For this edition, it seemed appropriate to write about two things that can spook mediation participants, namely the specters of early mediation and joint sessions.
In litigated cases, there is often a fear of scheduling a mediation before all necessary information has been gathered. Practically, this often means that mediation occurs on the "eve of trial", at or near a deadline imposed by the court.
It is true that preparation is key, and that effective preparation requires the parties and their attorneys to be well informed about their options. However, research shows that positions become entrenched as time passes. This is especially true when individuals– including parties, attorneys, claims professionals, and other stakeholders – are required to repeat and justify their perspectives as the case progresses through depositions, written discovery, and motions practice.
Parties are more likely to be receptive to options for resolution before they spend time and money shaping and defending their positions.
And if an early mediation does not resolve the case, it may yield other benefits, such as providing clarity about strengths and weaknesses of the case, formulating next steps, and setting the stage for further productive negotiations.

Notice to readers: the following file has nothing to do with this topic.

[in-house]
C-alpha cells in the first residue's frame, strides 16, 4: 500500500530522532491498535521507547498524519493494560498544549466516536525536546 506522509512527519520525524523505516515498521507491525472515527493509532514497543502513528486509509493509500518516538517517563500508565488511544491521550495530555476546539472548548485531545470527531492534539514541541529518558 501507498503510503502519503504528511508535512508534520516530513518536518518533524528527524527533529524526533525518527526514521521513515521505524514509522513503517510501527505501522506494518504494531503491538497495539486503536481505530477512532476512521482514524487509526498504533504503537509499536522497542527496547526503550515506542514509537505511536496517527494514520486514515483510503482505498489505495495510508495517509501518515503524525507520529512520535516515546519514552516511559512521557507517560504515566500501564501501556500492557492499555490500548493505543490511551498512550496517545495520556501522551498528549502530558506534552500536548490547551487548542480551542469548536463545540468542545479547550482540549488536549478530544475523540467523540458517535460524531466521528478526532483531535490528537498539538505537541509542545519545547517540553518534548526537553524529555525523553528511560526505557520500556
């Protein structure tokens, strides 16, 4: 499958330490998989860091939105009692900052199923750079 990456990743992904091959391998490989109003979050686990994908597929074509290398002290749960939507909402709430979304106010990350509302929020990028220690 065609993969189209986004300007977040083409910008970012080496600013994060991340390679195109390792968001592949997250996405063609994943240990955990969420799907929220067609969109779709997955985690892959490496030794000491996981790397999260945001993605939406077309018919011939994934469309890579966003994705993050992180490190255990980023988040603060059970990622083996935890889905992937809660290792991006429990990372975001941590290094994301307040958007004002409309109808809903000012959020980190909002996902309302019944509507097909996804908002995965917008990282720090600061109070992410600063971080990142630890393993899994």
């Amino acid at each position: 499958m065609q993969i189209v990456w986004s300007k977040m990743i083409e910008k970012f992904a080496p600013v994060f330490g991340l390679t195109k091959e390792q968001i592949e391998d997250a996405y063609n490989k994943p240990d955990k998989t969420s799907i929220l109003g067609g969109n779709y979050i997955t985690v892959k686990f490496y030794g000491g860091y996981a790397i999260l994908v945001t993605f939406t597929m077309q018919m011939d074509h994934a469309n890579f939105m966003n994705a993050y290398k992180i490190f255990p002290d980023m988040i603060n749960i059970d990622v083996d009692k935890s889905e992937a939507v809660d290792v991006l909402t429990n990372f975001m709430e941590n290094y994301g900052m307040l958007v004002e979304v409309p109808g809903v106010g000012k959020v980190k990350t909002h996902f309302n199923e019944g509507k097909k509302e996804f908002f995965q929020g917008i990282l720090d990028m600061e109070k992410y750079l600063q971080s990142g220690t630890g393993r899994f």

One of the principal foundations of mediation is party self-determination. As such, I never require joint sessions, because participants have serious concerns about the potential harm they may cause.
However, I conduct separate pre-mediation calls with each party, and always include a discussion of whether the parties would consider a joint conversation at some point during the mediation. Such a joint conversation may include all participants or some subset of participants, such as attorneys or experts.
While I am more than willing to shuttle messages and questions between rooms, a facilitated direct conversation can often save significant time and effort. Consider the opportunity inherent in humanizing yourself, acknowledging the other, and observing body language and tone of voice in a less formal setting than a deposition or a courtroom.
Much information can be gained from such interactions, if they are properly managed by a trusted mediator.
Not so Spooky After All
Don't be spooked by the concept of early mediation or the thought of joint sessions. While neither is appropriate in all cases, both can be powerful tools if used judiciously.